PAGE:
Second, those more literalist judges who emphasize language, history, tradition, and precedent cannot justify their practices by claiming that is what the Framers' wanted, for the Framers did not say specifically what factors judges should emphasize when seeking to interpret the Constitution's open language.50 Nor is it plausible to believe that those who argued about the Bill of Rights, and made clear that it did not contain an exclusive detailed list, had agreed about what school of interpretive thought should prove dominant in the centuries to come. Indeed, the Constitution itself says that the "enumeration" in the Constitution of some rights "shall not be construed to deny or disparage others retained by the people." Professor Bailyn concludes that the Framers added this language to make clear that "rights, like law itself, should never be fixed, frozen, that new dangers and needs will emerge, and that to respond to these dangers and needs, rights must be newly specified to protect the individual's integrity and inherent dignity."51 Instead, justification for the literalist's practice itself tends to rest upon consequences. Literalist arguments often seek to show that such an approach will have favorable results, for example, controlling judicial subjectivity.
Third, judges who reject a literalist approach deny that their decisions are subjective and point to important safeguards of objectivity. A decision that emphasizes values, no less than any other, is open to criticism based upon 1) the decision's relation to the other legal principles (precedents, rules, standards, practices, institutional understandings) that it modifies and 2) the decision's consequences, i.e., the way in which the entire bloc of decision-affected legal principles subsequently affects the world. The relevant values, by limiting interpretive possibilities and guiding interpretation, themselves constrain subjectivity, indeed the democratic values that I have emphasized themselves suggest the importance of judicial restraint. An individual constitutional judge's need for consistency over time also constrains subjectivity. That is why Justice O'Connor has explained that need in terms of a constitutional judge's initial decisions creating "footprints" that later decisions almost inevitably will follow.
Fourth, the literalist does not escape subjectivity, for his tools, language, history, and tradition, can provide little objective guidance in the comparatively small set of cases about which I have spoken. In such cases, the Constitution's language is almost always non-specific. History and tradition are open to competing claims and rival interpretations.52 Nor does an emphasis upon rules embodied in precedent necessarily produce clarity, particularly in borderline areas or where rules are stated abstractly. Indeed, an emphasis upon language, history, tradition, or prior rules in such cases may simply channel subjectivity into a choice about: which history? which tradition? which rules? It will then produce a decision that is no less subjective but which is far less transparent than a decision that directly addresses consequences in constitutional terms.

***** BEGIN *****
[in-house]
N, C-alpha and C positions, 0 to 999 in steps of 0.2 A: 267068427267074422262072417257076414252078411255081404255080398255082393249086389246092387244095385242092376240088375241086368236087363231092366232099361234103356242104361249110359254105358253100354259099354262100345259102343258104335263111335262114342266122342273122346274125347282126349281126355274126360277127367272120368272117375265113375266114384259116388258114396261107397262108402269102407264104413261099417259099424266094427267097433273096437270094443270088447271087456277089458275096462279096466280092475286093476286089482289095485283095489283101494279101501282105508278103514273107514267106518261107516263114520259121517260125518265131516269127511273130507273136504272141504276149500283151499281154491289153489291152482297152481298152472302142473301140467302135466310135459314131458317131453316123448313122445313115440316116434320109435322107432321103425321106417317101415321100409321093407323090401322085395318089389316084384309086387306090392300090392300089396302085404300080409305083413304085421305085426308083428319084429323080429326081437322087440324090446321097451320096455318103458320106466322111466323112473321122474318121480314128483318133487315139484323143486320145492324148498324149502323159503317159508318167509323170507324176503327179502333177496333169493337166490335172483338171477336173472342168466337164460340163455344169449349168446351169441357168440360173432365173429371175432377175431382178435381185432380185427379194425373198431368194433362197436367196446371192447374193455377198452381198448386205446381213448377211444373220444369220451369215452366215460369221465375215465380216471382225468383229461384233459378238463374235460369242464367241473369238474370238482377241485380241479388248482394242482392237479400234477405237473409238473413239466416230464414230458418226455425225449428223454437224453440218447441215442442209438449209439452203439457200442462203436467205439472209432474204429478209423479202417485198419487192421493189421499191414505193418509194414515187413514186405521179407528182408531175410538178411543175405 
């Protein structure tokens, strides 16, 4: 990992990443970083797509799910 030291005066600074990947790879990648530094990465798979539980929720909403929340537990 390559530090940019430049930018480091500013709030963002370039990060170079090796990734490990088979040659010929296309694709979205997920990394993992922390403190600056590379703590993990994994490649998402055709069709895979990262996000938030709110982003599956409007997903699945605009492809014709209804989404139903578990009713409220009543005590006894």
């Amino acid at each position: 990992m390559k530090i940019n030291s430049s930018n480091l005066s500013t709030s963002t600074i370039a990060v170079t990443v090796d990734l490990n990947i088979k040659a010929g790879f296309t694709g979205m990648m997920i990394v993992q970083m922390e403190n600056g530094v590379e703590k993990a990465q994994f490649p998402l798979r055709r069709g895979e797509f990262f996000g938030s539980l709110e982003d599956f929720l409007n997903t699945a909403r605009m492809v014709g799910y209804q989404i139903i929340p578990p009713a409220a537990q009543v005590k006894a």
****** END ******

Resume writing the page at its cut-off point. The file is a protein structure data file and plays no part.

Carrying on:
Finally, my examples point to offsetting consequences - at least if "literalism" tends to produce the legal doctrines (related to the First Amendment, to federalism, to statutory interpretation, to equal protection) that I have criticized. Those doctrines lead to consequences at least as harmful, from a constitutional perspective, as any increased risk of subjectivity. In the ways that I have set out, they undermine the Constitution's efforts to create a framework for democratic government - a government that, while protecting basic individual liberties, permits individual citizens to govern themselves.
To re-emphasize the constitutional importance of democratic self-government may carry with it a practical bonus. We are all aware of figures that show that the public knows ever less about, is ever less interested in, the processes of government. Foundation reports criticize the lack of high school civics education.53 Comedians claim that more students know the names of the three stooges than the three branches of government. Even law school graduates are ever less inclined to work for government - with the percentage of those entering government (or non-government public interest) work declining at one major law school from 12% to 3% over a generation. Indeed, polls show that, over that same period of time, the percentage of the public trusting the government declined at a similar rate.54
This trend, however, is not irreversible. Indeed, trust in government has shown a remarkable rebound in response to last month's terrible tragedy.55 Courts cannot maintain this upward momentum by themselves. But, courts, as highly trusted government institutions, can help some,56 in part by explaining in terms the public can understand just what the Constitution is about. It is important that the public, trying to cope with the problems of Nation, State, and local community, understand that the Constitution does not resolve, and was not intended to resolve, society's problems. Rather, the Constitution provides a framework for the creation of democratically determined solutions, which protect each individual's basic liberties and assures that individual equal respect by government, while securing a democratic form of government. We judges cannot insist that Americans participate in that government, but we can make clear that our Constitution depends upon it. Indeed, participation reinforces that "positive passion for the public good," that John Adams, like so many others, felt a necessary condition for "Republican Government" and any "real Liberty."57